While I agree with you, I think it's important not to overgeneralize today's methods of 3d printing with being the only methods possible.
For example, I've often speculated a lot about the prospect of using thermal spraying as a printing method. That is, you have any sort of powder or other fine material, fed into a chamber with the Venturi effect. Therein a custom mix of air and fuel is injected at specifically chosen partial pressures. Consequently, depending on what material you're using, you can choose the impact speed and temperature of the particles, anywhere from "cold" to thousands of degrees and anywhere from less than 1 meter per second up to a thousand or more. The size of the nozzle determines flow rate, so you could swap between different print heads for bulk vs. fine detail. You're essentially unlimited in what materials you can use. You could, for example, print isotropic fiberglass composites by alternately spraying fine chopped fibers and a resin. You could even do so by spraying simple quartz sand at high enough temperatures, fast moving molten sand in the air forms fiberglass. Your resin could be a thermoset powder heated during travel, an epoxy that reacts after being mixed on impact, or a wide variety of other possibilities. High velocity spraying of metal powders produces metal structures stronger than simple casting. You could spray at low velocity chemicals for the filling of things like capacitors or resistors. Thermal spraying is often as it stands used to apply durable clear coatings to materials to protect them, so clearly transparency is no problem. And any printer built around the principle of launching varied small particles at high speeds could polish, sandblast, coat, engrave, paint, or do whatever other surface treatments you wanted. It could build scaffoldings and then obliterate them afterwards. And on and on down the line.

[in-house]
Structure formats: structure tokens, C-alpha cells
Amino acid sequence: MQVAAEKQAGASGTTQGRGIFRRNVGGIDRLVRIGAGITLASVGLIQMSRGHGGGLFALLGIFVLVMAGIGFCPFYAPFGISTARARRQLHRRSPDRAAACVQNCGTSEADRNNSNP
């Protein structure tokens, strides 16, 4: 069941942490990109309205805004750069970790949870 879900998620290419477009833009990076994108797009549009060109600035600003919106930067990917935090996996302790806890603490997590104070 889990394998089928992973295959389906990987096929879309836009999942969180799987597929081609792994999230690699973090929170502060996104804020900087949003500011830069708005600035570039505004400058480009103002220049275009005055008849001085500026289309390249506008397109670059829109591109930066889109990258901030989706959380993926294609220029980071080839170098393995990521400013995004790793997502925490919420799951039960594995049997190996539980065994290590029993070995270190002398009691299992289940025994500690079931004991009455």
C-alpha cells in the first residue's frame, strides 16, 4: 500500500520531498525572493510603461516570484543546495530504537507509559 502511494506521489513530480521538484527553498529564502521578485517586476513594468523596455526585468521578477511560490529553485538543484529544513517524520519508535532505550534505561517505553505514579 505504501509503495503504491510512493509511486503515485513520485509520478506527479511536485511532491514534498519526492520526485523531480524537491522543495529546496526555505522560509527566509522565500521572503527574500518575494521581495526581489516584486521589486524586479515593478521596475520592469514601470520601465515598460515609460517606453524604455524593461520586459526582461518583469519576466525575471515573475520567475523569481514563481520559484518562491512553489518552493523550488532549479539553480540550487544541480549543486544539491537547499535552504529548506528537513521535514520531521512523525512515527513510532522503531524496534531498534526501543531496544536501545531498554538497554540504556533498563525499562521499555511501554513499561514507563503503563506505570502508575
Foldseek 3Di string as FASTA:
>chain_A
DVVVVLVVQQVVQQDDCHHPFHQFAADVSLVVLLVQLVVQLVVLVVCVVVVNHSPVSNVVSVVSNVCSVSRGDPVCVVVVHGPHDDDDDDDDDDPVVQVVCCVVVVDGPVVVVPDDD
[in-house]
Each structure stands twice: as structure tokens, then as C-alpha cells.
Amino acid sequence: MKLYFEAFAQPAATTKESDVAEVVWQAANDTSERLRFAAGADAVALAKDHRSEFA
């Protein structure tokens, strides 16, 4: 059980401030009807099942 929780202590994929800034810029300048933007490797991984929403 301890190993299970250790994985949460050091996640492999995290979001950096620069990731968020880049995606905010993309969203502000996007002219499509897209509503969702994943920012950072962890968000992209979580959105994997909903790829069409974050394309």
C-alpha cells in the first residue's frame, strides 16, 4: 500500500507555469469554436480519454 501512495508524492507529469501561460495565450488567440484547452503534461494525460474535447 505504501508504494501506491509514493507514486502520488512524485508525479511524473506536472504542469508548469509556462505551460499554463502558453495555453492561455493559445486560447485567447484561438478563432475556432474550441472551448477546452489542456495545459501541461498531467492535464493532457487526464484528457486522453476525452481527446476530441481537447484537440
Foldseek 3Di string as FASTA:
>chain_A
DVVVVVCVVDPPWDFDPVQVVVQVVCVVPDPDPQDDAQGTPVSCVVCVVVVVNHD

It still wouldn't let you do fine detail, though (if anything you'd struggle to get as high detail as with conventional 3d printers). For detail work you'd have to add in a lithography setup. Some types of feed inputs would require refrigeration to remain as dusts. And of course some things would still be easiest assembled with literal assembly, aka, a robotic arm or two would be quite useful. So we're getting more and more complicated here.
Do I think such a thing is right around the corner? Of course not. Could my conception turn out to not work well at all as a 3d printer? Quite possibly - as far as I know, nobody's ever tried. But I'm just pointing out, when talking about future tech, you shouldn't evaluate it based on how today's tech works.